|System: X360, PC||Review Rating Legend|
|Dev: 8monkey Labs||1.0 - 1.9 = Avoid||4.0 - 4.4 = Great|
|Pub: Phantom EFX||2.0 - 2.4 = Poor||4.5 - 4.9 = Must Buy|
|Release: Sep. 8, 2009||2.5 - 2.9 = Average||5.0 = The Best|
|Players: 1||3.0 - 3.4 = Fair|
|ESRB Rating: Mature||3.5 - 3.9 = Good|
by Cole Smith
August 28, 2009 - Killing for sport? Or killing for a higher purpose? It's all part of the thrill in Darkest of Days where you are commissioned to go back in time and take part in some of the bloodiest battles in history. Your mission is not just to kill the enemy but to assist key characters from meeting their demise. In some cases, you'll be killing both sides. Darkest of Days is a unique FPS where it's not just about running and gunning. You must be careful not to make any mistakes or you will change the course of the future.
Think of it like a time-traveling safari. You take part in any or all of five major battles including the Civil War, Little Big Horn, WW1, WWII, and Pompeii. Pompeii you say? Yeah, while the volcano is spewing lava and poisonous gases, you'll be fighting for more than just your life.
Purists be damned! In Darkest of Days you can take weapons of the future back in time just to see what kind of carnage you can create. Imagine taking an AMP-60 machine gun to the battle of Little Big Horn. Well you don't have to imagine, in Darkest of Days you can actually see firsthand what impact you and your weapons will have on the battlefield.
In Darkest of Days you are a time-traveling crusader. A mysterious organization has recruited you to take part in these missions. They monitor the number of kills, but more specifically, they restrict the people that can and can't be killed. If you accidentally kill one of the restricted characters, the game will freeze and you might have to come back as the enemy to fix that mistake. It may sound confusing, but nobody ever said that time travel was going to be easy.
Characters with a blue outline should not be killed. As the enemy it's imperative that you stop them from fighting. That will involve non-lethal action such as shooting them in the leg or shoulder, or incapacitating them with a futuristic stun weapon. The reason these characters cannot be killed is complex and at times seemingly sinister. They live to affect future events through their actions or through the actions of their offspring.
Battles will be fought with a variety of weapons including period-specific weapons such as a six-shooter and a musket. You can also bring along machine guns, assault rifles, and even a rocket launcher; whatever it takes to get the job done. There are 20 weapons in all.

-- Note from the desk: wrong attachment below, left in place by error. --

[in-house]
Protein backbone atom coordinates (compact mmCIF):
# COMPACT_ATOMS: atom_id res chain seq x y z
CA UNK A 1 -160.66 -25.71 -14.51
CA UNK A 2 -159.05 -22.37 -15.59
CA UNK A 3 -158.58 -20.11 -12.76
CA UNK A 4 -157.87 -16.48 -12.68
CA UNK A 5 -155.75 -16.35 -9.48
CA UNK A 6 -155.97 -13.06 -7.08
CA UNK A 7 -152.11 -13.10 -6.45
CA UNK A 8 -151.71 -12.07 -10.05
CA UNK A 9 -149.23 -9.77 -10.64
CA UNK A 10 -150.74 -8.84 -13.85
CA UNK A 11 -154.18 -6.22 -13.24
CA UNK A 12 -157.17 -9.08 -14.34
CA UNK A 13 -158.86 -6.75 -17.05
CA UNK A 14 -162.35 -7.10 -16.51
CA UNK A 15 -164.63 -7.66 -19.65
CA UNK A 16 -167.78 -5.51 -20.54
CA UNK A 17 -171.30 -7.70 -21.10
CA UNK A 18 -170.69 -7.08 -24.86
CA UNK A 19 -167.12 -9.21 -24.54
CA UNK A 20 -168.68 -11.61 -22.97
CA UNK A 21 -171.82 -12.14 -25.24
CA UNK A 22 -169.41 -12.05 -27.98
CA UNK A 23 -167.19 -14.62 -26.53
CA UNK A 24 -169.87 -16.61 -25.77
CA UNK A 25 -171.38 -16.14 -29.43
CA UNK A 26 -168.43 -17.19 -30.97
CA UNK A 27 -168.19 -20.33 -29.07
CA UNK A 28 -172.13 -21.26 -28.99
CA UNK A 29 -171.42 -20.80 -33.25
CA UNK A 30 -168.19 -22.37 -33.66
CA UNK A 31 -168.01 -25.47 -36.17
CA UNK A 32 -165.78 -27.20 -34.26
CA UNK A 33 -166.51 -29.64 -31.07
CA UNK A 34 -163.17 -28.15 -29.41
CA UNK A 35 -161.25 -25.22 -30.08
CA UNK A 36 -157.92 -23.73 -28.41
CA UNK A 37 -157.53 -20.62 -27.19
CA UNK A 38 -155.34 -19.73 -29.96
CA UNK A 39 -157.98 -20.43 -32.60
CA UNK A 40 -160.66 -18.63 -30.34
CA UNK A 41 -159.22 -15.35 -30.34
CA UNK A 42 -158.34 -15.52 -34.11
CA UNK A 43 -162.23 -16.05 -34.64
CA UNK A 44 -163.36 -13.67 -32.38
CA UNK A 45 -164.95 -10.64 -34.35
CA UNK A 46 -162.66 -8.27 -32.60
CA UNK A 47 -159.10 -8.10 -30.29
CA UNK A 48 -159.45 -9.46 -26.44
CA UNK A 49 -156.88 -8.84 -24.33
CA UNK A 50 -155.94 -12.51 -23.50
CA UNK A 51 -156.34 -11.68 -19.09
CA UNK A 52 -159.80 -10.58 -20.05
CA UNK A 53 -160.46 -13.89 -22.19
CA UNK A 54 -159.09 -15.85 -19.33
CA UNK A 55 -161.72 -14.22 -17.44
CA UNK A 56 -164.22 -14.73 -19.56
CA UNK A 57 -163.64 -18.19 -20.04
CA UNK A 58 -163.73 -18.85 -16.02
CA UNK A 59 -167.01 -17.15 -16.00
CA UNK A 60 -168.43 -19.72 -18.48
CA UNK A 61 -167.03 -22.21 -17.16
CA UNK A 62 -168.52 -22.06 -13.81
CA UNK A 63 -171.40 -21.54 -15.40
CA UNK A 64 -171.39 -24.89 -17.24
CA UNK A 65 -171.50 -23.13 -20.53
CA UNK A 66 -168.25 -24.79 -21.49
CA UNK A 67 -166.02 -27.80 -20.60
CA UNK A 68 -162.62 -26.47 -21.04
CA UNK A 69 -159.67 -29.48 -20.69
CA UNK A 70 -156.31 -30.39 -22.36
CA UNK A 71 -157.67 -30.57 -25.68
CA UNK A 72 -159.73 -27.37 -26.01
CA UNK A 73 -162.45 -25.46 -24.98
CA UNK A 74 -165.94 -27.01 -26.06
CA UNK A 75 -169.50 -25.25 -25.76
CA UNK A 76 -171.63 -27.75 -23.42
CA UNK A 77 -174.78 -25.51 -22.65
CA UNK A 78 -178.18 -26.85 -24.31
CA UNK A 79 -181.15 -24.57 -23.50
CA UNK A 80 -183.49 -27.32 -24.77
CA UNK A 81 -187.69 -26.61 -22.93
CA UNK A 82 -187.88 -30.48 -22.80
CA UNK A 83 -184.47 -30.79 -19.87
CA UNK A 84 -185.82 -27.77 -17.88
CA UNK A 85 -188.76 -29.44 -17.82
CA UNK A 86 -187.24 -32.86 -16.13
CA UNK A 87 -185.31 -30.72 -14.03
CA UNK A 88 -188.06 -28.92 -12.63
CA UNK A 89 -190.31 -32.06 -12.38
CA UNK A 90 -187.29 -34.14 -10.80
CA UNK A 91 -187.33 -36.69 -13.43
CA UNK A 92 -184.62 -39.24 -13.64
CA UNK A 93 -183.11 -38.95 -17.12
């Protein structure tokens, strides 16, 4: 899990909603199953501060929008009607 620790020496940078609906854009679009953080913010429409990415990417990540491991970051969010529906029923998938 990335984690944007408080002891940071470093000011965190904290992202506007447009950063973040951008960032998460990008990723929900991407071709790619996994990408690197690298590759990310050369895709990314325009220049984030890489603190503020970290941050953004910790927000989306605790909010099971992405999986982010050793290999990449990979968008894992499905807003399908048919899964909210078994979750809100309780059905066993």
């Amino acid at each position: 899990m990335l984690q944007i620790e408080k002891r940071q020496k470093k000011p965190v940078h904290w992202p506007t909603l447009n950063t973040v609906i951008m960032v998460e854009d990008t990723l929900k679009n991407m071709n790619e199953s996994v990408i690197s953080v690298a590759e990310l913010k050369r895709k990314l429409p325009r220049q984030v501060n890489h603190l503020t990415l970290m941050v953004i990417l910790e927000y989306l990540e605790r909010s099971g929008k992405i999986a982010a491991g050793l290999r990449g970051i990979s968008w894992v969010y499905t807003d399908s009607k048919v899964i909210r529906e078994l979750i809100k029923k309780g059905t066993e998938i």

The developers have done an incredible job with their first playable demo mission. The landscapes are immense, exquisitely rendered, and fully explorable. The huge mountains in the distance are not painted walls; they are part of the environment. Employing the newly developed Marmoset engine, the game is capable of rendering huge battlefields along with 300 characters onscreen at the same time. According to the developers, extensive research went into each time period to make everything as accurate as possible including the environments, costumes, and weapons. Very little is left to the imagination. Few details are overlooked including the concentrated smoke from the muskets to the individual blades of grass blowing in the wind.
Expect a lot of freedom in the game. Even though you have specific objectives, the procedure is up to you. Strategy plays an integral role in the gameplay, especially when it comes to using the environment to your advantage. Hills provide vantage points to pick off large amounts of enemies in many directions. Caves, caverns, trees, and buildings offer cover, and with hundreds of characters taking place in any one battle, you will have to find a lot of hiding places if you want to stay alive.
Even though Darkest of Days is a single-person game, it has the feel of an online massive multiplayer. Frontline soldiers push through enemy territory while the Calvary invades from different angles. The A.I. does a good job of making all of the characters appear to be intelligently controlled, instead of it felling like one big mass. Each character can be engaged individually on the battlefield and will react accordingly, especially during melee combat. When they sense they have numbers on their side, they will fire relentlessly upon you. If you manage to reduce their numbers, some of them will get the hint and start to retreat, demonstrating that they have the capacity to think for themselves. Otherwise, they follow orders and behave as a realistic unit.
The safari aspect is evident in Pompeii where thousands of people are fleeing for their lives amidst the chaos of the volcano. Here it's a foregone conclusion that most of these people will die, so load up your weapons and have at it. Morbid? Of course. Fun? How can it not be? But you can decide for yourself in the early days of September when Darkest of Days is available for the Xbox 360 and your PC.
CCC Senior Writer